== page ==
I remember when I wanted to make director at a bulge bracket investment bank by 30.
Such an obnoxious brat! I was told that by someone who is still my friend, 10 years my senior and quite the obnoxious brat himself. He was right and I don’t take it back or shy away from that being the thing in my head.
There are two things that are endemic to being in your 20s:
- You think it is all so easy, just work hard enough, right?
- You think it’s all going to be worth it.
Both of those things are wrong and did I make my goal? No. Was it worth it? Not really. Was failing worth it? Absolutely!
Of course, I didn’t recognize the reasons for that failure until well after the fact, but that is a different story. There were multiple factors involved, not just my behavior, but that of others which, depending on your point of view, may have been specious and unworthy, but not necessarily wrong. Or completely wrong.
The simple truth is that what happened, happened, and you can only move on from it. I could only move on from it.
The value in failing
I was officially derailed from that goal at 27, but I still tried to find another way around it, and that led me to try different things, take different risks, and start to broaden my perspective of the world. I picked my head up, out of the keyboard and out of the status-seeking, and I looked around.
The New York Times published an article on March 24 in its Opinion section titled “Not Leadership Material? Good. The World Needs Followers” and I’d need both hands and feet to count people who would just see that title and cringe because they would think that is encouraging “mediocrity.” Most of them are under the age of 35 and a majority are hanging out in that mid-20s category like I was when I declared “director by 30 or bust!”
Did you know that some people take jobs and don’t have careers? I didn’t. Did you know that some people don’t want to get promoted? I didn’t. Did you know that some people don’t base the majority of their identities around their jobs? Nope, that was news to me. Did you know that some people are just trying to hold on to put their kids through college, to make it to retirement, or to just cap off a particular amount in their savings so they can quit and travel the world? I had no idea!
I have a former colleague who has been ready to retire for years, but just wants to make sure the last kid starts college – doesn’t need to finish, just start. I know someone who stayed long enough in finance to pay off his college loans and quit to become a police officer.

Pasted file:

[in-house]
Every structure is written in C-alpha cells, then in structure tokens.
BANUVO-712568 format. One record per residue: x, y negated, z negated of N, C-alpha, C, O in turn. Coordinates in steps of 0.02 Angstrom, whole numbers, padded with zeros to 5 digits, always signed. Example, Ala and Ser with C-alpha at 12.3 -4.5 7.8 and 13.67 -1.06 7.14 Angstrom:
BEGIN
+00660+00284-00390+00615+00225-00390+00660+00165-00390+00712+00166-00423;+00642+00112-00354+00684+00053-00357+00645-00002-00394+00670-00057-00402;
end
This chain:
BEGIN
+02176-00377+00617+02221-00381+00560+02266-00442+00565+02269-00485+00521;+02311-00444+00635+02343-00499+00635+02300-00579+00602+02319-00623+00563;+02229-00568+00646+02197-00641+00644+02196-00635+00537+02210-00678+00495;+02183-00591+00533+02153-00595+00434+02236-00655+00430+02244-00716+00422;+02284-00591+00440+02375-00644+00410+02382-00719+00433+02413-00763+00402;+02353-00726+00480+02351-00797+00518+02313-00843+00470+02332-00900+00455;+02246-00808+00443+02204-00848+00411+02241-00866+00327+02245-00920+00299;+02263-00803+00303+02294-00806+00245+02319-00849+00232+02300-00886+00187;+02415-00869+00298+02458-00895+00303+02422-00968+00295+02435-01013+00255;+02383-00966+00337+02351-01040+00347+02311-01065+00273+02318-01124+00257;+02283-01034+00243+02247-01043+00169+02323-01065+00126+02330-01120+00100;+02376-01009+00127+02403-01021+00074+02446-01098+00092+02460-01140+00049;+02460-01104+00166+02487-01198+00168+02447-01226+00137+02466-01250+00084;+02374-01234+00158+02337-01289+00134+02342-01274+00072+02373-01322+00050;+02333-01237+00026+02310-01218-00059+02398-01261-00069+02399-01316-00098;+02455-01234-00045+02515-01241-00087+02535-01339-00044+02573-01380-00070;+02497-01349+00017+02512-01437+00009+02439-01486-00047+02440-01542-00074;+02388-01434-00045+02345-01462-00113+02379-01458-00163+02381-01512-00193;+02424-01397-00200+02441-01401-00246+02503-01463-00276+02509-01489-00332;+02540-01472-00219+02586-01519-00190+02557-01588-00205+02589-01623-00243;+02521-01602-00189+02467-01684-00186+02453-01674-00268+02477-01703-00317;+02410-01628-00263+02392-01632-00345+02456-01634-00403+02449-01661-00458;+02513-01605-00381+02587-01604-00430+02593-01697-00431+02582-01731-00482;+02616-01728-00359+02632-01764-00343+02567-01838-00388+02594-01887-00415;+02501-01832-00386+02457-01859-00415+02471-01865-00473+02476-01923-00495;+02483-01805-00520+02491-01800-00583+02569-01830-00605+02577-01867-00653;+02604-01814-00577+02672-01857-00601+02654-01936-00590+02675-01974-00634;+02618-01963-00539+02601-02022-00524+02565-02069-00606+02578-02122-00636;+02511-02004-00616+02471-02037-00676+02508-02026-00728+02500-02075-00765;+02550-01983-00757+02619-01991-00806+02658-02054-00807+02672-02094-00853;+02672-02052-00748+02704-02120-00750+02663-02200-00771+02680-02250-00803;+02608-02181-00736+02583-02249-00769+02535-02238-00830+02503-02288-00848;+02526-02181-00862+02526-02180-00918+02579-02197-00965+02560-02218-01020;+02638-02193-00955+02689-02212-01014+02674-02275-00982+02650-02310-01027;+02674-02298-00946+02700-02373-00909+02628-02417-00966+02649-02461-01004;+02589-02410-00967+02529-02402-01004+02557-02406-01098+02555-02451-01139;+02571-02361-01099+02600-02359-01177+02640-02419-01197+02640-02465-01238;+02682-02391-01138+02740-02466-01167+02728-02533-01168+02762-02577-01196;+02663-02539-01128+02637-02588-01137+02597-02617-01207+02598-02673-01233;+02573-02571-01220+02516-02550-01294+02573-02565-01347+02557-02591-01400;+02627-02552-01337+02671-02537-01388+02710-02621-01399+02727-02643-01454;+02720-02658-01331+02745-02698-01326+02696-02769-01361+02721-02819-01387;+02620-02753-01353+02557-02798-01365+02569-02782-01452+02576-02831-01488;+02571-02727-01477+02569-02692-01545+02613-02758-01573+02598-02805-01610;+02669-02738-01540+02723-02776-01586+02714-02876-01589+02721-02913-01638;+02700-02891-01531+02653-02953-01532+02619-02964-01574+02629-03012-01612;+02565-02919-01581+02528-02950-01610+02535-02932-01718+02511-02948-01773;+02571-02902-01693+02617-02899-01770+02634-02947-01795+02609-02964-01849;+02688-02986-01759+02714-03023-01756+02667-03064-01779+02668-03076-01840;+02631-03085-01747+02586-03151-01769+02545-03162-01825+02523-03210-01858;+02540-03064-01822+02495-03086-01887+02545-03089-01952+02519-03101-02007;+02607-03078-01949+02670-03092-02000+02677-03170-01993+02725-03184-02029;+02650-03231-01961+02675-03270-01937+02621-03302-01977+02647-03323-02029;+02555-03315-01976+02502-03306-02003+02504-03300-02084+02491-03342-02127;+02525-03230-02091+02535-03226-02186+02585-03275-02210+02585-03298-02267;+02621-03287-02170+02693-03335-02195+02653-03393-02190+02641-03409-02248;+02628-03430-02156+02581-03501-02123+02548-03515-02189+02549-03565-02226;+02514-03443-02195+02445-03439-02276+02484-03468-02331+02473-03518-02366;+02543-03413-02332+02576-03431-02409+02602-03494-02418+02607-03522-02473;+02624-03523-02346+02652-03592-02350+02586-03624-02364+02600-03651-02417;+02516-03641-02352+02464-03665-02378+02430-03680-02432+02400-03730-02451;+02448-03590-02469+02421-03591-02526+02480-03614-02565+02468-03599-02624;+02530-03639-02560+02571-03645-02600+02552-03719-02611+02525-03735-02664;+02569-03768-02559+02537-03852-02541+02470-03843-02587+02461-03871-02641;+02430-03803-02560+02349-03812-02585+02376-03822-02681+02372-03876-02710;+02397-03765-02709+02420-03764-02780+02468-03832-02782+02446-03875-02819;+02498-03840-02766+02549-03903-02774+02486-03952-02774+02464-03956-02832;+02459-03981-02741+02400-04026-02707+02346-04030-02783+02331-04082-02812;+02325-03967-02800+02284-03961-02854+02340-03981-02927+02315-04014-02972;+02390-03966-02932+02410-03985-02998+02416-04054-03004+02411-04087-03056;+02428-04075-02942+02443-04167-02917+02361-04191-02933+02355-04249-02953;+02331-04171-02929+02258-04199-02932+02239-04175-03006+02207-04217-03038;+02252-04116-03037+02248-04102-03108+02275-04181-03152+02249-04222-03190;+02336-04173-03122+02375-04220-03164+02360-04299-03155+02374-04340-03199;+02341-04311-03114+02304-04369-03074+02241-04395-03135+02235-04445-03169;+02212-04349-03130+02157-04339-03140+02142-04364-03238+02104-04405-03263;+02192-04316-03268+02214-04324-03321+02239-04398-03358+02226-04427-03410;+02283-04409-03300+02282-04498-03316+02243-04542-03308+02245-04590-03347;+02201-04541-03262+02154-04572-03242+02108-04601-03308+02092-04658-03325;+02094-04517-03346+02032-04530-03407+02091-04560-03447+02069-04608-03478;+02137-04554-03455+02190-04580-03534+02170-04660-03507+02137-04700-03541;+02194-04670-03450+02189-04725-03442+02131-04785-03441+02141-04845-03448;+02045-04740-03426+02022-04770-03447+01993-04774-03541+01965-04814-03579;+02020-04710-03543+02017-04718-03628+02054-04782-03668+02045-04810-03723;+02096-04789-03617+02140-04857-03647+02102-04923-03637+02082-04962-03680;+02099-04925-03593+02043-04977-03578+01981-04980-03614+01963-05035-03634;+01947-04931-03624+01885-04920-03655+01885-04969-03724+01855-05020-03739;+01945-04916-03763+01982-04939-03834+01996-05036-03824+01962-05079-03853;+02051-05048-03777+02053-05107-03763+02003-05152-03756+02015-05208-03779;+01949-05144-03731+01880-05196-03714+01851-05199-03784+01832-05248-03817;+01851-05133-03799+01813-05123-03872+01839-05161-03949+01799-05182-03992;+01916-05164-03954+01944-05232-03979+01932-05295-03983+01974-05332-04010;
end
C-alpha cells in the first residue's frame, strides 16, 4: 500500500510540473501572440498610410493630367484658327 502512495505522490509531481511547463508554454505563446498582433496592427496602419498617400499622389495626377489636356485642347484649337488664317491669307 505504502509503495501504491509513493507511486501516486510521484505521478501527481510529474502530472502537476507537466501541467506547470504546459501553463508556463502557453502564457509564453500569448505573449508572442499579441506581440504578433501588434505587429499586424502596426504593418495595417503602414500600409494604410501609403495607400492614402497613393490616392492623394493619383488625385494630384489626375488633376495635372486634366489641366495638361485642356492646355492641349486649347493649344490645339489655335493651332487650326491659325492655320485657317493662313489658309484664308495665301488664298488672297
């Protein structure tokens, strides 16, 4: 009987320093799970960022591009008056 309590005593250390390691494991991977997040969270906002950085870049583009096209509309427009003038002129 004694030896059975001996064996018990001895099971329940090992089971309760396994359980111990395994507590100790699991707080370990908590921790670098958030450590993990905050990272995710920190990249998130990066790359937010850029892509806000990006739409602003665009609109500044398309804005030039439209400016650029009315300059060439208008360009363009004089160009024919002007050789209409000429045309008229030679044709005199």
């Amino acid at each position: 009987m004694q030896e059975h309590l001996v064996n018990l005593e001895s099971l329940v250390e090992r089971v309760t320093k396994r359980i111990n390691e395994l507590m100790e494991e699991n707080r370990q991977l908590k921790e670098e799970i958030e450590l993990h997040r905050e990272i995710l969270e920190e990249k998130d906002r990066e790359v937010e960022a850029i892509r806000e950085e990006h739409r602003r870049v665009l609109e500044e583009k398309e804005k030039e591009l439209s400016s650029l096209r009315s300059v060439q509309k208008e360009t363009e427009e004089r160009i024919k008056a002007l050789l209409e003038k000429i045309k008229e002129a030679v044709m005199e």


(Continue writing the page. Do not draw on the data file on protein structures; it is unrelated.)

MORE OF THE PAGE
And story after story after story… and suddenly, there was this whole, big world, full of colors and variety and something more than just having a career.
How and why we worship work
When did we, particularly here in the US, but in most of the Western world, start worshipping the god of the office? When did we start eschewing all of other possible identities: kids soccer coach, weekend musician, or amateur numismatic? I have a music blog that I rarely update and when I told a friend that I was planning to focus on it more, his first question was: “Are you going to get subscribers and charge them? Or ads?” And I looked at him like he had lost his mind; it was just a hobby, a thing to amuse me, I didn’t need it as a source of income or another job!
But, that is our attitude now. Everything is work. Everything must be monetized. Everything must be productive. If it doesn’t relate to your career, if it is not making you more efficient with your time so that you can ply it back into your work – and if you’re at work, you had better be looking to move ahead, to lead, to achieve more and attain more and to be more, well then–
You’re not doing enough. You, as you are, are just not enough.
I admit, when I was on my cold, hard slog towards directorship, I didn’t see it that way. I didn’t see the implied values that I had taken to be my own. I went from being someone who used to send these whimsical and philosophical emails on topics that wove together modern culture, poetry, and economics and quickly volunteered for all sorts of community activities to someone who sat in her office from 7:30 in the morning until 8 at night, before doing it again the next day, and the next day, and the next day, in this chase for a title that would give me…
A thing I never quite figured out what it was because I started grinding my teeth at night, I broke part of a tooth, and spent almost a year trying to get it fixed in an absurd set of dental appointments that forced me to relax because what else do you do in a dentist’s chair but relax and hear your dentist’s stories about his ice hockey days and getting his son sorted out for college while the oldies station plays in the background?